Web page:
The Story of the First Electric-Lit Christmas Tree

The Story of the First Electric-Lit Christmas Tree

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Nora Taylor
Dec 24, 2017
(Image credit: Emma Fiala)

Way back in the days of yore, people lit their Christmas trees with candles. While this look was hygge as all get out, it was also really, really dangerous. So who is responsible for the safer holiday tree-lighting system we use today? We've got questions and 6sqft has answers.

(Image credit: via History)

In 1882 Edward Hibberd Johnson, Thomas Edison's business partner, was the first person to put electric lights on a Christmas tree. Not only was Johnson a brilliant engineer, he was a bit of a PR maven as well. After he got the inspiration to wrap 80 red, white and blue lights around the tree, put it on a revolving pedestal and put it smack dab in the middle of his window, he called the papers to let them know the course of Christmas history was being changed right that very moment. Your Instagram fave could NEVER (they could, actually, but all thanks to Edward Hibberd Johnson).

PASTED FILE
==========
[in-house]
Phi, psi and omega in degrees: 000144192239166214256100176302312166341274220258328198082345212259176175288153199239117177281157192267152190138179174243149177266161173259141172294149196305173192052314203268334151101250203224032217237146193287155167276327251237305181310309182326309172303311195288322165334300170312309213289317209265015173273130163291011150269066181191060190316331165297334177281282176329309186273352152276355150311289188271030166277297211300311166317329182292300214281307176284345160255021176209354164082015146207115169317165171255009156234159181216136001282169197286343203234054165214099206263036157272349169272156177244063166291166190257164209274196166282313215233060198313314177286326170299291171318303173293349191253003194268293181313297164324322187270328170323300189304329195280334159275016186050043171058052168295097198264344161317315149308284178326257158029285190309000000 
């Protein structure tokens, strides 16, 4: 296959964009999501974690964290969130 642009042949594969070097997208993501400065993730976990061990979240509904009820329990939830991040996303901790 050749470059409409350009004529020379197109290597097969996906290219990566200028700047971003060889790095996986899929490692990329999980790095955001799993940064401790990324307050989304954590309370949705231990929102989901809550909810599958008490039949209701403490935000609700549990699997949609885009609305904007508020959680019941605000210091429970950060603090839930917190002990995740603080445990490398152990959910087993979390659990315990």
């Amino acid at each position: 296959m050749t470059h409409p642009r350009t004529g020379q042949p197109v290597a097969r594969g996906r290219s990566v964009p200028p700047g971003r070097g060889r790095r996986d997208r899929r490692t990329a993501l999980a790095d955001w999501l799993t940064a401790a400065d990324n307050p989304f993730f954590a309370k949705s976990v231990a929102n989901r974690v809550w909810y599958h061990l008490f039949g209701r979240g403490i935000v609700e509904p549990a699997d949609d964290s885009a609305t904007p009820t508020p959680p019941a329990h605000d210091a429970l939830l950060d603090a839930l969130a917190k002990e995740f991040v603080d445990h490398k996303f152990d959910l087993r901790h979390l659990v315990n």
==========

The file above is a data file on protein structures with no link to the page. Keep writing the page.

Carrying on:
Hibberd Johnson's electric tree became an instant sensation, but one that was only available to the affluent. Bulbs cost $12 at the time, which would set you back $325 today. Lucky for us, the cost of electric string lights has dropped dramatically, so we can now safely and affordably light our Christmas trees.

1904 GE ad
(Image credit: GE via History)

Hopefully one day we'll get an eggnog-fueled episode of Drunk History about Johnson, but until that day you can head over to 6sqft for more on this charming story.

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